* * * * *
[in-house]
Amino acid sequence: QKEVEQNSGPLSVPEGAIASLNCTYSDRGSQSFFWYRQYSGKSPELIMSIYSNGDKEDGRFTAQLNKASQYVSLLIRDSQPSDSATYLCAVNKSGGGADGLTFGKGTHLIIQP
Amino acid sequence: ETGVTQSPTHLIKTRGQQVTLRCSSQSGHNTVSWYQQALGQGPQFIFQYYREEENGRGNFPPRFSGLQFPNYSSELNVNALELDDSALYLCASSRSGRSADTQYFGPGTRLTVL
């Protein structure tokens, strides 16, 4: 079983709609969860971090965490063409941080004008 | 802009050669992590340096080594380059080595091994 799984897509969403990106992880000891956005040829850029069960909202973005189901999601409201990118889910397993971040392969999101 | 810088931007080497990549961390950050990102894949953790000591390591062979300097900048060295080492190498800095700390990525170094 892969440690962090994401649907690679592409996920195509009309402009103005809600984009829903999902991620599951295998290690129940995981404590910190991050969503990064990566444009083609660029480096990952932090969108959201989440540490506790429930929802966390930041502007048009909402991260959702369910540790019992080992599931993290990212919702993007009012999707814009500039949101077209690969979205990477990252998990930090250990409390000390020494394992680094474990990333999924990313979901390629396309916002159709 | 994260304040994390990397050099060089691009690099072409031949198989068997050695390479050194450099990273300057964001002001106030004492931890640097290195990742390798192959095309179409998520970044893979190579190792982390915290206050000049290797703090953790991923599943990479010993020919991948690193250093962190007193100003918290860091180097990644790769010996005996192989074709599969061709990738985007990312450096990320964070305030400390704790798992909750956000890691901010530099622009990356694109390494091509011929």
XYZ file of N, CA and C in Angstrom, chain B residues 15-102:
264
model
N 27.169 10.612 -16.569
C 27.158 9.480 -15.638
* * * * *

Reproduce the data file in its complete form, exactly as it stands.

[in-house]
Amino acid sequence: QKEVEQNSGPLSVPEGAIASLNCTYSDRGSQSFFWYRQYSGKSPELIMSIYSNGDKEDGRFTAQLNKASQYVSLLIRDSQPSDSATYLCAVNKSGGGADGLTFGKGTHLIIQP
Amino acid sequence: ETGVTQSPTHLIKTRGQQVTLRCSSQSGHNTVSWYQQALGQGPQFIFQYYREEENGRGNFPPRFSGLQFPNYSSELNVNALELDDSALYLCASSRSGRSADTQYFGPGTRLTVL
């Protein structure tokens, strides 16, 4: 079983709609969860971090965490063409941080004008 | 802009050669992590340096080594380059080595091994 799984897509969403990106992880000891956005040829850029069960909202973005189901999601409201990118889910397993971040392969999101 | 810088931007080497990549961390950050990102894949953790000591390591062979300097900048060295080492190498800095700390990525170094 892969440690962090994401649907690679592409996920195509009309402009103005809600984009829903999902991620599951295998290690129940995981404590910190991050969503990064990566444009083609660029480096990952932090969108959201989440540490506790429930929802966390930041502007048009909402991260959702369910540790019992080992599931993290990212919702993007009012999707814009500039949101077209690969979205990477990252998990930090250990409390000390020494394992680094474990990333999924990313979901390629396309916002159709 | 994260304040994390990397050099060089691009690099072409031949198989068997050695390479050194450099990273300057964001002001106030004492931890640097290195990742390798192959095309179409998520970044893979190579190792982390915290206050000049290797703090953790991923599943990479010993020919991948690193250093962190007193100003918290860091180097990644790769010996005996192989074709599969061709990738985007990312450096990320964070305030400390704790798992909750956000890691901010530099622009990356694109390494091509011929």
XYZ file of N, CA and C in Angstrom, chain B residues 15-102:
264
model
N 27.169 10.612 -16.569
C 27.158 9.480 -15.638